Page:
Move over, fellas. The Kates are in town. Actually, their names are Julie, Sharon, Amanda, Lissy, Lauren and Zoe, but among the fashion crowd and people who like cool products they’re known as the Dear Kate team. Maybe you’ve heard of them. They make and sell lingerie with a patent-pending lining to protect women from life’s little surprises.
If you’re giggling right now or a deep shade of crimson, get over it. This all-women business, headquartered a hop from the East Side at Davol Square in Providence, is making a name for itself and not just here in Little Rhody. Style magazines across the country are keen on the product, and even the talking heads at Fox & Friends gave the intimates a shout-out on live television.
What appeals to me about the company is that it is run by smart, young, energetic women who are working hard to make the business a success. Plus, the boss, Julie Sygiel, is an East Side resident who graduated from Brown University with a degree in the very brainy field of chemical engineering. The second-in-command, Sharon Ruggieri, hails from nearby Cranston and has a master’s degree in business from MIT’s Sloan School of Management.
Like all great inventions, the story of Dear Kate begins with an “aha’’ moment. Five years ago, Julie decided to take an entrepreneurship class at Brown, deviating from her usual engineering courses. Encouraged by feedback from her lady friends, she created something that is useful every single day somewhere in the world: leak-resistant undies.
Each pair is lined with three layers: two absorbent and wicking inner layers, and a bottom, liquid-resistant outer layer. The undies are machine washable and pretty darn attractive. Let’s put it this way: you are not wearing your grandmother’s panties.
Buoyed by the good response, Julie promptly launched a company called Sexy Period, a name that’s a wee bit hard to snuggle up to. Sharon came on board after meeting Julie at a networking event for startups in Providence in 2011. The two hit it off, and a rebranded version was born as Dear Kate.
Back in the Sexy Period days, the company focused on women during that time of month. The entrepreneurs soon discovered that pregnant women experiencing incontinence and women doing jumping jacks in the gym were looking for extra protection too. (Yet another “aha’’ moment for the team!)
Sales soared during the winter holiday season and now the team is psyched for what is expected to be another good year offering everything from high-rise briefs to hipster styles. Pairs range from $28 to $38.
Locally, the big news is that Mrs. Robinson, the iconic lingerie shop at Wayland Square, will carry the line starting in April. The company is also coming out with a spring collection of underwearwith lace waistbands. Finally, look for two new colors: black and pink.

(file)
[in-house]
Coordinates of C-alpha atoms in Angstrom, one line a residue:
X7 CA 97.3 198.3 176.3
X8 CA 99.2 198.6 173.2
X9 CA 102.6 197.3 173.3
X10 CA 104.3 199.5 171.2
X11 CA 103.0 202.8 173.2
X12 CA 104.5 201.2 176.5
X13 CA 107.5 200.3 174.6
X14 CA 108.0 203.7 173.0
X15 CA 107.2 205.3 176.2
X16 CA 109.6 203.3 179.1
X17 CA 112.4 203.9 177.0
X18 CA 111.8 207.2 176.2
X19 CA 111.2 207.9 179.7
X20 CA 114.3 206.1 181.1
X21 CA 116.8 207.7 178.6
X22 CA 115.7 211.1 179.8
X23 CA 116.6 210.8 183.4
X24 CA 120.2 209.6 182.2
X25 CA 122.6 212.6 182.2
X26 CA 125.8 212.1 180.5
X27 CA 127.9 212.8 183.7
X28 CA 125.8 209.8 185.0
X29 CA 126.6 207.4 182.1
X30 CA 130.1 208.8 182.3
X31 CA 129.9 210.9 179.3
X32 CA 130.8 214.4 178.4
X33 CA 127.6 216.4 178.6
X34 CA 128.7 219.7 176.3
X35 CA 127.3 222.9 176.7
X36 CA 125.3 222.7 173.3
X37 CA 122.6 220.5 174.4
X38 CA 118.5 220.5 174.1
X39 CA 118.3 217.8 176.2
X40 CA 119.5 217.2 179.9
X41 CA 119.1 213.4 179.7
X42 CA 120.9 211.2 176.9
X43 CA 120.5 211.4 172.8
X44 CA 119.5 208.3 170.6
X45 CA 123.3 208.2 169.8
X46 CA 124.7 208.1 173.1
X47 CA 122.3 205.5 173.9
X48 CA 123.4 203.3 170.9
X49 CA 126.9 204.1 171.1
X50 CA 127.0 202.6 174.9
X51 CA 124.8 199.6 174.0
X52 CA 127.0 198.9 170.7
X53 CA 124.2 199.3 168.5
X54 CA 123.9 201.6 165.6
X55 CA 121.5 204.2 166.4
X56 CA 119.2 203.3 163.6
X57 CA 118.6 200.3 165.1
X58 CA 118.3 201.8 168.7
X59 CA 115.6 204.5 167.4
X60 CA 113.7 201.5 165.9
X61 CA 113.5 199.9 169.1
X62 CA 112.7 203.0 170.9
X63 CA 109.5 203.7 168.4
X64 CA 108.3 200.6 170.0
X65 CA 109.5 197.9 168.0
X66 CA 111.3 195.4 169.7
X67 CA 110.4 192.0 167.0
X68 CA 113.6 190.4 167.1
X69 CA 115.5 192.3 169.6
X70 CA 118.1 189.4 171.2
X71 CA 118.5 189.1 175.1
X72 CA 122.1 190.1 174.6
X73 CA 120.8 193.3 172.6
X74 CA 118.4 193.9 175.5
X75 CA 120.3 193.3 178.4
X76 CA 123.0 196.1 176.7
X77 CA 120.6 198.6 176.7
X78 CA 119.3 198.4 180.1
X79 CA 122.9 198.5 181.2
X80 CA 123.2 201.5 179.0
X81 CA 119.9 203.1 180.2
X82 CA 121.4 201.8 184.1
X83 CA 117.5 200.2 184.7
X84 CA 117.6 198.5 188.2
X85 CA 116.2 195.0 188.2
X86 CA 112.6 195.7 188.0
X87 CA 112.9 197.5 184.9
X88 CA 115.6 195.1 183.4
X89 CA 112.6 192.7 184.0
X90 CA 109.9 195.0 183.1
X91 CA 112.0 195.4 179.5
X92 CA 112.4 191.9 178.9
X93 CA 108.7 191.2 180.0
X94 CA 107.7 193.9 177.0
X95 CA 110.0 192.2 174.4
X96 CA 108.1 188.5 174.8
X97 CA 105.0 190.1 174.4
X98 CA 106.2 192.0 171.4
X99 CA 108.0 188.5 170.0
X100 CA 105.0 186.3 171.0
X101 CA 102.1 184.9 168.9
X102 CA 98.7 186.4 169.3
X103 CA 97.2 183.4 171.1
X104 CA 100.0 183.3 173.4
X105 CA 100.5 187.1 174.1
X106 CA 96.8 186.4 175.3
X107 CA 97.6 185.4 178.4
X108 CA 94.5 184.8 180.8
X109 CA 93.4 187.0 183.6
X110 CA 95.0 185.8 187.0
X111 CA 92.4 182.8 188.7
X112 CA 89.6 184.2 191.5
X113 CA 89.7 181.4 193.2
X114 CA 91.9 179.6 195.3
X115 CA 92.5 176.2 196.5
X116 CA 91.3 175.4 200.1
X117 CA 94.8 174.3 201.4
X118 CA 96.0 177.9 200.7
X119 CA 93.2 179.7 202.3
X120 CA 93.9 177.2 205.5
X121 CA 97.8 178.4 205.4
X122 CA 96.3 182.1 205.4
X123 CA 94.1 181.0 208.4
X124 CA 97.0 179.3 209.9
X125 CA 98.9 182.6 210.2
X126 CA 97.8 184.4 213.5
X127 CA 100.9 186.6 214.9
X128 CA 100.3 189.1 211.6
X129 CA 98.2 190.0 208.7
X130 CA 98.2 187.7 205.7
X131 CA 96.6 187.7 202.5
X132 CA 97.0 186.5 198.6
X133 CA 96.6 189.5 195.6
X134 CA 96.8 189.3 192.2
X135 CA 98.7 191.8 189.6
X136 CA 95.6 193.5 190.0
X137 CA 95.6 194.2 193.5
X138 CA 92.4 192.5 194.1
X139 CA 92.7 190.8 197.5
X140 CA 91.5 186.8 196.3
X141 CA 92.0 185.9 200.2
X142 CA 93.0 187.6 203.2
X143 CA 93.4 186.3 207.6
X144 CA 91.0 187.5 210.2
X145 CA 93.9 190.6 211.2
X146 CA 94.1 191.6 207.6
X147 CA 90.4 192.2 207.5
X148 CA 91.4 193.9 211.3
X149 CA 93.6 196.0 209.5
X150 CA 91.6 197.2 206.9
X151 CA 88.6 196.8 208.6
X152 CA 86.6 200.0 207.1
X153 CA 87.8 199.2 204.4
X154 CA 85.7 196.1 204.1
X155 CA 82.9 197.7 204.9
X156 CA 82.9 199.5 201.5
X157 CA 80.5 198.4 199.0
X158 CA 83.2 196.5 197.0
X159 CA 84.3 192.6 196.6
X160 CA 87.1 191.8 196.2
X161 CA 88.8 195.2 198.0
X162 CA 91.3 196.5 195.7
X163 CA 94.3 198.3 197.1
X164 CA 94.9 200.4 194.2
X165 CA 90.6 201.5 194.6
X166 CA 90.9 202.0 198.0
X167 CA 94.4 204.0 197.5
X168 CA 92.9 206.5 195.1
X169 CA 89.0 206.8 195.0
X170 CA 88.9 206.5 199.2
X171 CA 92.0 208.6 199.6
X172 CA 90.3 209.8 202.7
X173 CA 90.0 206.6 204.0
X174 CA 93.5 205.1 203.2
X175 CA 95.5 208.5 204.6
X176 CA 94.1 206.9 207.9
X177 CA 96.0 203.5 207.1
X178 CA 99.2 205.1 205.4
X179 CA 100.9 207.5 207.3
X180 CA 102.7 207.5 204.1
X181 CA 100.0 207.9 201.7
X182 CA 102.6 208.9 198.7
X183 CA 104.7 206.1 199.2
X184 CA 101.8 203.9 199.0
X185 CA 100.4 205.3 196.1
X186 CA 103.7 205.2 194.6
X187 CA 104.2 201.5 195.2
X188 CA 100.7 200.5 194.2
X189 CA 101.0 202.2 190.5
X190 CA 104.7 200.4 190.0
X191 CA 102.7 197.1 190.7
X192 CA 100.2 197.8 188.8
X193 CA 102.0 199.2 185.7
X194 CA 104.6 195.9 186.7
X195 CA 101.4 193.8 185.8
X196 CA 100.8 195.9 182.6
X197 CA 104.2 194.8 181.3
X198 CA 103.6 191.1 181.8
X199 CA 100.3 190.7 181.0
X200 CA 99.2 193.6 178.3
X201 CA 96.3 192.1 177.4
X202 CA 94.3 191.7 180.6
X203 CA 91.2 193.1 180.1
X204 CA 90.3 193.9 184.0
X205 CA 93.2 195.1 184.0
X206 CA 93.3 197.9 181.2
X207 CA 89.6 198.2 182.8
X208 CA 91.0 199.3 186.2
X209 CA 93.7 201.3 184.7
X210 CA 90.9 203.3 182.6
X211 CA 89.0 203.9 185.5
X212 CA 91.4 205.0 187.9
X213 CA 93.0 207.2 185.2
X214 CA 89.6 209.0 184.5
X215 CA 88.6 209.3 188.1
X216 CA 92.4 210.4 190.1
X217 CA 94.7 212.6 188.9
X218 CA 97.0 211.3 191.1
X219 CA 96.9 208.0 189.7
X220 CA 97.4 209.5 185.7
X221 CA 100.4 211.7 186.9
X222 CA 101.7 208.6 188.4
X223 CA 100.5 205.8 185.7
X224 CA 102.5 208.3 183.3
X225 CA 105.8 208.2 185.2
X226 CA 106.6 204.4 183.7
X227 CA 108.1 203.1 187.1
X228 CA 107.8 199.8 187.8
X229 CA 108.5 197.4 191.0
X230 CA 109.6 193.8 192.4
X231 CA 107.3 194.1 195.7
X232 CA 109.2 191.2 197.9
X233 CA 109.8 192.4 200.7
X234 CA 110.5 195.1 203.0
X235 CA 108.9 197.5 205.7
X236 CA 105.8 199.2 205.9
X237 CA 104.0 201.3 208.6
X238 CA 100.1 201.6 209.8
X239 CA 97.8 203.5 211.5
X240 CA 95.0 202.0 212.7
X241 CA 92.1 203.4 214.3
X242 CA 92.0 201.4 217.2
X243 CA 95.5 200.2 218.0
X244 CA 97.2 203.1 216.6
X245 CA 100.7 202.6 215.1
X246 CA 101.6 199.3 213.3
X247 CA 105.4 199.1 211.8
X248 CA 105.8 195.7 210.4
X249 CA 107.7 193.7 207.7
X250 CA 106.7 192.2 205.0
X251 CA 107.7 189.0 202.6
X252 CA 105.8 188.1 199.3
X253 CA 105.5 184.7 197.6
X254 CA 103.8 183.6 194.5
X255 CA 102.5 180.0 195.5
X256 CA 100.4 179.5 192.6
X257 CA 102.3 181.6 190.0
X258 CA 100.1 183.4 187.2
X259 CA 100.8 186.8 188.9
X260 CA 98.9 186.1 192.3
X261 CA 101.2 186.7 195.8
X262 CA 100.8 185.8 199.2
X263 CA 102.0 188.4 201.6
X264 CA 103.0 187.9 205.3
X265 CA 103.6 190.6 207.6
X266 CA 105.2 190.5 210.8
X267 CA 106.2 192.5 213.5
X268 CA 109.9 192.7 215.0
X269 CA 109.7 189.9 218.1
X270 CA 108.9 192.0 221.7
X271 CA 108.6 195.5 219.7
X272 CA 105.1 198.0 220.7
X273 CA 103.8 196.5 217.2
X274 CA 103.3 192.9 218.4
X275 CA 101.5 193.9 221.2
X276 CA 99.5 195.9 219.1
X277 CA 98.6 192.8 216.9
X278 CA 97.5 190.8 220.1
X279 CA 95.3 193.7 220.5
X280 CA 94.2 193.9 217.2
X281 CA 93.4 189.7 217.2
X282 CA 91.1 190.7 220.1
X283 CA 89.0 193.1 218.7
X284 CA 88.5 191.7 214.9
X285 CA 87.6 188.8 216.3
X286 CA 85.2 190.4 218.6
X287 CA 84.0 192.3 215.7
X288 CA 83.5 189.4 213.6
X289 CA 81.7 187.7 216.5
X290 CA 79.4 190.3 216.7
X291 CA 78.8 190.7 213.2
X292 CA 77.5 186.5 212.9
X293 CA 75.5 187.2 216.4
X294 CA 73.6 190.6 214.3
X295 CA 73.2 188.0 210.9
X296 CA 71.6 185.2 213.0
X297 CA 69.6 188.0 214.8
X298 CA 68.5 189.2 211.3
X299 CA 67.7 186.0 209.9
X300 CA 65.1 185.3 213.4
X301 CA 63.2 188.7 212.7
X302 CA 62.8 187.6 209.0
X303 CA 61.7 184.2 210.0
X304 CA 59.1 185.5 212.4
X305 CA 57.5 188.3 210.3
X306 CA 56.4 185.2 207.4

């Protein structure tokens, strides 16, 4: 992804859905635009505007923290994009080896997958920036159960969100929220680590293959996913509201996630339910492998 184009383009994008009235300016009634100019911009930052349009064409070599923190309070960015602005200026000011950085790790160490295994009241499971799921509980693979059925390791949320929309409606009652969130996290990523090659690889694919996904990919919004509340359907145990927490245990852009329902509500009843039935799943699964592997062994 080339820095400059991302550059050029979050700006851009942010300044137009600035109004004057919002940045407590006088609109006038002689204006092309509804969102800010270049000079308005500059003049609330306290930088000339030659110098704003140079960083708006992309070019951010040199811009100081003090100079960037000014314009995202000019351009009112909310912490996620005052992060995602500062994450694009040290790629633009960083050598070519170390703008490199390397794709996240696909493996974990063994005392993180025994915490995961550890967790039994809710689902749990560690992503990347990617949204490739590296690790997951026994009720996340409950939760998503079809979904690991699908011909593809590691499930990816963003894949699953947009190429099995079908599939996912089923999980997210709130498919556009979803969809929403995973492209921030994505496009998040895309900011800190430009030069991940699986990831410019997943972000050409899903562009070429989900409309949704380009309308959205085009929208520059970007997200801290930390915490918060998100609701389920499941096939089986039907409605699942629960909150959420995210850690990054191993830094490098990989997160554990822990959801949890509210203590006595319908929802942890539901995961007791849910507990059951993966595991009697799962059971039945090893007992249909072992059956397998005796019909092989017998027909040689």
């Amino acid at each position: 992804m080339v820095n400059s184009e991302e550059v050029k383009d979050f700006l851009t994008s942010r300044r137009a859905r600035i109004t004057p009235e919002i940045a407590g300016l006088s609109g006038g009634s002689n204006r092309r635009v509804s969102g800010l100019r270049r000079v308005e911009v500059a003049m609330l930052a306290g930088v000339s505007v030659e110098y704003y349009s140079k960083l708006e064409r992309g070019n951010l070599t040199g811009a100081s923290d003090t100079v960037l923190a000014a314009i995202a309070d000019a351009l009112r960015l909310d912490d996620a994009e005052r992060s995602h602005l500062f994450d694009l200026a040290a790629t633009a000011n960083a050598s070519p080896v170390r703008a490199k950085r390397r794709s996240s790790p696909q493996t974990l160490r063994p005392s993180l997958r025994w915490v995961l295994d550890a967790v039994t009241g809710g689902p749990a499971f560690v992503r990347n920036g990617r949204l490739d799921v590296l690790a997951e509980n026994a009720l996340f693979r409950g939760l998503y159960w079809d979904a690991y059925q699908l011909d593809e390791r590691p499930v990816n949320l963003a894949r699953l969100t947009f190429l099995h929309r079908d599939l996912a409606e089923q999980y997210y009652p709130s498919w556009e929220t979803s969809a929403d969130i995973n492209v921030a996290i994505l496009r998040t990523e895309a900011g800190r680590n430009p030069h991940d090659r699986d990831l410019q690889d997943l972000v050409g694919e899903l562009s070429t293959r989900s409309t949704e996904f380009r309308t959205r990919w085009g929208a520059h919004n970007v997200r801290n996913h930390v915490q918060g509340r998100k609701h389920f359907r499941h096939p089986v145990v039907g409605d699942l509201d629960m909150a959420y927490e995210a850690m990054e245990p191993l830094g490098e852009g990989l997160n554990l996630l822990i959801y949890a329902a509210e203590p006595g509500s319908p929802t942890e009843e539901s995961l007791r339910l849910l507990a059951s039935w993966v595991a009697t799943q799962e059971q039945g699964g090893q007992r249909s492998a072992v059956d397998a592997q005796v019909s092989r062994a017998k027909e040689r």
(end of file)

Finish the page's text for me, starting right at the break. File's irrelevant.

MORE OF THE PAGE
Julie, a mere 25, is the first to admit that she never thought she’d be running an underwear company. But she says her generation was taught to embrace challenges. “I think our generation heard a lot of people tell us to follow our passion,’’ she says. “Sometimes what makes you happy is not going to work for a large company, so following your passion means doing your own thing.’’
Julie is from a small town in eastern Kentucky, where she excelled in school, learned how to sew in a 4-H program, and got some business experience under her, uh, sash. She sold 10,000 Girl Scout cookies as a young girl. Honest. Since graduating from Brown in 2009, she has happily “done underwear,’’ even sewing test panties in her Wayland Square apartment. Julie is also co-founder of the PVD Lady Project, a growing nonprofit group that connects and showcases female entrepreneurs and creative souls in Providence.
Sharon graduated in 2007 with a degree in mechanical engineering and Spanish from the University of Rhode Island. She received a Fulbright in Mexico to work in banking and eventually got her master’s in business from MIT. She was looking for new opportunities when she connected with Julie at the Rhode Island Center for Innovation and Entrepreneurship, a statewide hub to launch business ventures. It helped that Sharon was a devoted Girl Scout, too.
The company’s website is a delight. Clever with crisp writing, it’s that rare combination of professional and fun. Check out the video of marketing coordinator Amanda Eller, another East Sider, demonstrating, with a glass of water, the “wicking and leak resistant-properties” of the underwear. Now that’s bold!
I’m a big fan of the Dear Kate blog. One day, we get self-defense tips from kick-boxer Sharon; the next day we see Julie at her sewing machine experimenting with different styles. (I say go for the high-waisted retro undies!) Everyone in the office seems to be having a blast. “It’s been an incredible experience to lead a company of all women,” says Julie. “Women are making the decisions and calling the shots. It’s inspiring.”
As for the company’s name, well, it’s a perfect fit. Julie told me the name conjures the idea of an advice column from Kate, a name beloved by many. Think of all the fabulous Kates through history – Russian Empress Catherine the Great, the writer Kate Chopin and Washington Post publisher Katharine Graham. Then there are the lesser-known Kates – the model Kate Moss, the designer Kate Spade and the make-believe character Kate Austen on Lost, a television series about oddballs and derring-do types stranded on a mysterious tropical island. I bet Ms. Austen could use a pair from Dear Kate.